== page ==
Pregnant women report more problems with insomnia than non-pregnant women. Pregnant women with a chronic sleep debt are more likely to develop gestational diabetes, preeclampsia, hypertension, and postpartum depression (PPD). Appropriate treatment for insomnia is important to help moderate the development of PPD. Women notice an increased frequency of snoring during pregnancy. The prevalence of obstructive sleep apnea (OSA) is twice as common during the third trimester compared to the first. Maternal OSA has been associated with preeclampsia, pregnancy-related hypertension, gestational diabetes, increased risk of pre-term delivery, increased risk of neonatal ICU admissions, low birth weight, and intrauterine growth restrictions. OSA is often misdiagnosed during pregnancy. The use of CPAP is the treatment of choice and is safe during pregnancy. Dr. Zlupko advises expectant mothers to sleep on their left side and elevate the head of the bed to avoid compression of the inferior vena cava (the main vein bringing blood back from the abdomen to the heart). A type of CPAP (continuous positive airway pressure) called auto titrating, is the best to use because of the weight changes and fluid shifts occurring during pregnancy. An auto titrating CPAP will adjust on a breath by breath basis to compensate for any dynamic changes in the airway.
Restless leg syndrome is a feeling that one must constantly move the legs when in bed. Gestational restless leg syndrome may occur in as many as 30% of pregnant women, with the frequency increasing from the first to the third trimester. Interestingly, iron deficiency is often associated with this syndrome. 18% of pregnant women have been shown to have iron deficiency due to increased maternal requirements which include demands from the fetus and placenta and expansion of the maternal blood volume. Unfortunately, many of the medications used for restless leg syndrome in non-pregnant women and men have not been shown to be safe in pregnant women, or little is known about their affect.
Sleep walking, sleep talking, and nightmares have all been reported during pregnancy. Treatment here is also limited because of the side-effect profiles of therapeutic drugs during pregnancy.
In the postpartum period, hormone levels fall and the usual unpredictable infant sleep patterns can affect the women’s sleep patterns. Maternal sleep patterns are affected regardless of whether the baby is bottle or breast fed. Some unusual disturbances have been reported, and these are called parasomnias. Postpartum parasomnias include sleep walking, arousals at night associated with confusion or total amnesia about the event. A confused arousal of the mother when the baby is in the bedroom exposes the infant to potential inadvertent harm from the confused mother.
Adult non-pregnant women have higher rates of parasomnias than men, with night eating and sleep-related eating disorder (SRED). The women often need to eat in order to fall asleep and this behavior may be associated with partial or complete amnesia.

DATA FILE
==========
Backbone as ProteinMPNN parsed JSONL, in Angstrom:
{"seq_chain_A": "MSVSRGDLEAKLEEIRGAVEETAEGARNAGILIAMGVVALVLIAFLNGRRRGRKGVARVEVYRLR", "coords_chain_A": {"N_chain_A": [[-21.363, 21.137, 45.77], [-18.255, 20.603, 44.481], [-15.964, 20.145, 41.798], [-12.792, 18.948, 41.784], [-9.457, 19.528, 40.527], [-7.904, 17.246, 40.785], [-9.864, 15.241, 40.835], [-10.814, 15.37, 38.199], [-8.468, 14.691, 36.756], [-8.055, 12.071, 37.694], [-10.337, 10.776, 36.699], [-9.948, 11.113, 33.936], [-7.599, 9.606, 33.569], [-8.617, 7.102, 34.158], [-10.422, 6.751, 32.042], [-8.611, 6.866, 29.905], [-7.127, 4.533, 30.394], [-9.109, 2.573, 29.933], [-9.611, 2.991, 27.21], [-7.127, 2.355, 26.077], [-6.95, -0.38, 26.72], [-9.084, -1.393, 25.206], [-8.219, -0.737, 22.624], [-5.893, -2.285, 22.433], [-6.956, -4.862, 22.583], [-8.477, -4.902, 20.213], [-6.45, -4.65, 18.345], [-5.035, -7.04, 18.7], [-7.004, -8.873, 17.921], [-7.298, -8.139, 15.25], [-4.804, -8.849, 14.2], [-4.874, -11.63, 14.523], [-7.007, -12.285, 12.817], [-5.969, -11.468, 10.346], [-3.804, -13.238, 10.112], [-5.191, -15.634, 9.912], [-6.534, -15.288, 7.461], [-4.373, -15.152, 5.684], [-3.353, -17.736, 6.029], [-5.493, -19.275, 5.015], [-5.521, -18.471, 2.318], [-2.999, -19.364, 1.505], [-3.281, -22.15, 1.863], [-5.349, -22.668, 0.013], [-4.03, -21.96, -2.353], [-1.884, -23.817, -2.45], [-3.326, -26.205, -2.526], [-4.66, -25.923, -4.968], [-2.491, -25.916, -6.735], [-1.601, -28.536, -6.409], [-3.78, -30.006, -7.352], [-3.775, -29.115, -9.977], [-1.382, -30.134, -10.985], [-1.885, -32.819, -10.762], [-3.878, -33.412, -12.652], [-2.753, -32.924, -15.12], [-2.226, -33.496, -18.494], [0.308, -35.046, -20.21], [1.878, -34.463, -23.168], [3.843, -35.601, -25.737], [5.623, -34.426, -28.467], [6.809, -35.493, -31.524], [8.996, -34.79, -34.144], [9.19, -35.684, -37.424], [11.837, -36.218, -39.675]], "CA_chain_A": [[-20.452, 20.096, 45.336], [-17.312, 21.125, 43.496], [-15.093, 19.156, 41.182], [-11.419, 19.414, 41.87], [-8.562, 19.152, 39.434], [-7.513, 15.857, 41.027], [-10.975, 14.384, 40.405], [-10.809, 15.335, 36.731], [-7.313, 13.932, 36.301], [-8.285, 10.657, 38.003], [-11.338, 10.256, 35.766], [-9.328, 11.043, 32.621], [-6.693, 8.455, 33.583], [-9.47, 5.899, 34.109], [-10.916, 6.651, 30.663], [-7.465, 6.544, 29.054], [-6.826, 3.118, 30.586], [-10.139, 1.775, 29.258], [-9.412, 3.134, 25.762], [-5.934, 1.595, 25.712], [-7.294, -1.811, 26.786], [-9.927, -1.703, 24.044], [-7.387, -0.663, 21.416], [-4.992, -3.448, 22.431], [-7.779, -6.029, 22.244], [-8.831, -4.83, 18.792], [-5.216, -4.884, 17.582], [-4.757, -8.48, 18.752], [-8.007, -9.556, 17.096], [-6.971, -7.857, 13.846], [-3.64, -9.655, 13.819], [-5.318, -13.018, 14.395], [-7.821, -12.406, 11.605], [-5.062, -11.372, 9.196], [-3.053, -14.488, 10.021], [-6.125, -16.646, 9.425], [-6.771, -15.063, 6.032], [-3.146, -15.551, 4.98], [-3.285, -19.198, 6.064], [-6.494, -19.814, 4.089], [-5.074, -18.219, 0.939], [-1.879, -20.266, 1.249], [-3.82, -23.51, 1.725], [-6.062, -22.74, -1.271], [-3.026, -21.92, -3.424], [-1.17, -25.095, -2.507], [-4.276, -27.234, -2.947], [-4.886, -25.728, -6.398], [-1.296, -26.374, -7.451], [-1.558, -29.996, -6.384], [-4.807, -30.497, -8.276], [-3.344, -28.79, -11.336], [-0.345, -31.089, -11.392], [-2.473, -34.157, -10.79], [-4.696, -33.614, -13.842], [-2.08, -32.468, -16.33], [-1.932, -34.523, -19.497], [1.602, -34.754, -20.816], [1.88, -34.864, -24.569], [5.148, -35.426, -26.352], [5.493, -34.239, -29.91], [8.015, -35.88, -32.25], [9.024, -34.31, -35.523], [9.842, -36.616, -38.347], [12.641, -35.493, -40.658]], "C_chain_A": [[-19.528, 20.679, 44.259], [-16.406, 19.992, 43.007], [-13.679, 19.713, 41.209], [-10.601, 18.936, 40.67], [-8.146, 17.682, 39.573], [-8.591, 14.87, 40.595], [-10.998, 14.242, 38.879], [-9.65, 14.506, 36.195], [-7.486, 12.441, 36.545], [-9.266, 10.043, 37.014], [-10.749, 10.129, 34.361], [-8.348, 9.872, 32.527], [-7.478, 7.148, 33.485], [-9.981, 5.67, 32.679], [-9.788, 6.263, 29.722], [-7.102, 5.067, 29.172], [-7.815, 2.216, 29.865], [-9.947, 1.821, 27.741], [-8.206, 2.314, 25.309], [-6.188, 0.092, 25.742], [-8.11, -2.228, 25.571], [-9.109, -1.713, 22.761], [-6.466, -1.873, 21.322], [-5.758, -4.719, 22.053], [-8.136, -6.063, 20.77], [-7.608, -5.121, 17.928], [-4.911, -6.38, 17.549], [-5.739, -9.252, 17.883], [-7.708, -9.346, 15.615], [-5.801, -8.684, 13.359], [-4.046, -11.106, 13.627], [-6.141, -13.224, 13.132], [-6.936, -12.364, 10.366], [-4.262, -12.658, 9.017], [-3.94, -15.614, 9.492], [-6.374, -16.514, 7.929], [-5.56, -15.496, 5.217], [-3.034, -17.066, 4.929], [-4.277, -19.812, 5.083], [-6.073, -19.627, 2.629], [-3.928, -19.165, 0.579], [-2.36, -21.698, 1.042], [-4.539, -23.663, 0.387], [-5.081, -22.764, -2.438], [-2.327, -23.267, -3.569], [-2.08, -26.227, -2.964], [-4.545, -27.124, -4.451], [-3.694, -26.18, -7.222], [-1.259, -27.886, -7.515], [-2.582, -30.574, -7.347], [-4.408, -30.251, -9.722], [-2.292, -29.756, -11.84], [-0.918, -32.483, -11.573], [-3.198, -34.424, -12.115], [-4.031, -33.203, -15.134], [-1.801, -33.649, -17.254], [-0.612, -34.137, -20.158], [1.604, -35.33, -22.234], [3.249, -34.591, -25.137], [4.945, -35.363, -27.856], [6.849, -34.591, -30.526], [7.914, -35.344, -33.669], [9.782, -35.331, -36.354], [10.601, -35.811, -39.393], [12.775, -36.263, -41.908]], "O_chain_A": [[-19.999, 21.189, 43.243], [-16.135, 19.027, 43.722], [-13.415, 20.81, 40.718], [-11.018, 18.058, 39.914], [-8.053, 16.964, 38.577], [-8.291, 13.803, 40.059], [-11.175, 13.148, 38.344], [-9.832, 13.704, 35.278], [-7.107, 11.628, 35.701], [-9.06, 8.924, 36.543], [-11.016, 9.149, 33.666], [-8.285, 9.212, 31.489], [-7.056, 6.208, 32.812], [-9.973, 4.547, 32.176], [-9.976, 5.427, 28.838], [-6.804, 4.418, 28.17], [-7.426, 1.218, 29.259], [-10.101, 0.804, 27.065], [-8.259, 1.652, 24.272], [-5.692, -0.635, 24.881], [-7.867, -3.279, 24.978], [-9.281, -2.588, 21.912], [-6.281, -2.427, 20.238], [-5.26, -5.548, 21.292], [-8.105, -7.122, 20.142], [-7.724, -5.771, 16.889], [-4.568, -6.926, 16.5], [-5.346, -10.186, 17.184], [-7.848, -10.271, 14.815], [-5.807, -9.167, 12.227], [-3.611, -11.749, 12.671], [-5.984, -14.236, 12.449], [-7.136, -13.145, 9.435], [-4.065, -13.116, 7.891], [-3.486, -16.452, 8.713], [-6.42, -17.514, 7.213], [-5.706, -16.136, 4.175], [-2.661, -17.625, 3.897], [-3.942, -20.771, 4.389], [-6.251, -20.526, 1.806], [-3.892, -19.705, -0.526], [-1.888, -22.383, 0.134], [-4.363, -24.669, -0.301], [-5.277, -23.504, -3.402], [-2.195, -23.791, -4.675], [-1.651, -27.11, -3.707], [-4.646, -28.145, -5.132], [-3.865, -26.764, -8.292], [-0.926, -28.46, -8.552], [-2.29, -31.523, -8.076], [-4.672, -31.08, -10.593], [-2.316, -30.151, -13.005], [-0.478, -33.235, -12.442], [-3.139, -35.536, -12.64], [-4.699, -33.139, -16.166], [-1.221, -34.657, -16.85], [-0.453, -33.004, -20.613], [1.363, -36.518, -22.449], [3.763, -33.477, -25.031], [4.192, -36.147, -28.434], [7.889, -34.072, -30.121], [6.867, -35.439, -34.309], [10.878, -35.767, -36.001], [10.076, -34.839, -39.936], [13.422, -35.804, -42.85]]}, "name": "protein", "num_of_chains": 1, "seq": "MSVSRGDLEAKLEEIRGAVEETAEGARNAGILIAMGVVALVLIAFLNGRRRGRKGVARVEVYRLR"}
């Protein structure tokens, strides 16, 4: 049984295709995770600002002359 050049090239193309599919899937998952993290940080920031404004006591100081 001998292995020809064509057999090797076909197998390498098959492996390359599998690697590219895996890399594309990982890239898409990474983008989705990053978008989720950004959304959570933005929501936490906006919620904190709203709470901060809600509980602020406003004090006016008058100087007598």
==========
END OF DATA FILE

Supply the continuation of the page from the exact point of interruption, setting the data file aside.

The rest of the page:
Sleep disturbances are common during the menopausal transition from perimenopause through menopause and post-menopause. During the perimenopausal period wide hormonal fluctuations occur with some increasing and some decreasing, most notably progesterone and estradiol. The diagnosis of the perimenopausal period cannot be made by measuring hormone levels but rather by clinical symptoms and signs. Dr. Zlupko indicates that the common symptoms during this period include hot flashes, vaginal dryness and sleep disturbances. Hot flashes can be associated with frequent nighttime arousals and hormonal replacement, and non-hormonal medications have been found to be helpful. For example, the role of melatonin as a cause for some menopausal sleep disturbances and as a treatment for some, is currently being debated.
Insomnia in the postmenopausal period may be associated with a variety of causes including advancing age, depression and fibromyalgia, with hormonal factors playing a role as well. Obstructive sleep apnea (OSA) continues to increase during the menopausal and postmenopausal period. Weight gain and hormonal changes are risk factors. Progesterone loss can increase the collapsibility of the pharyngeal dilator muscles leading to an increased risk of OSA.
Sleep disturbances are common in women of all ages. Sleep disturbances across a woman’s life span are associated with major changes in hormonal levels and physiology. More study and insight is needed in how to address sleep disturbances, such as restless leg syndrome (RLS) and insomnia in pregnant and postpartum women who are breast feeding. How to deal with sleep issues associated with postmenopausal stress levels in women placed in the caregiver role for elderly parents, or who need to care for grandchildren abandoned by their parents, is a growing area of concern. Sleep disorders and disturbances in women need to be correlated with their stage of life to be fully understood. Finally, Dr. Ryan J. Zlupko recommends “Women should discuss any sleep problems with their family physician or OB/GYN physician.”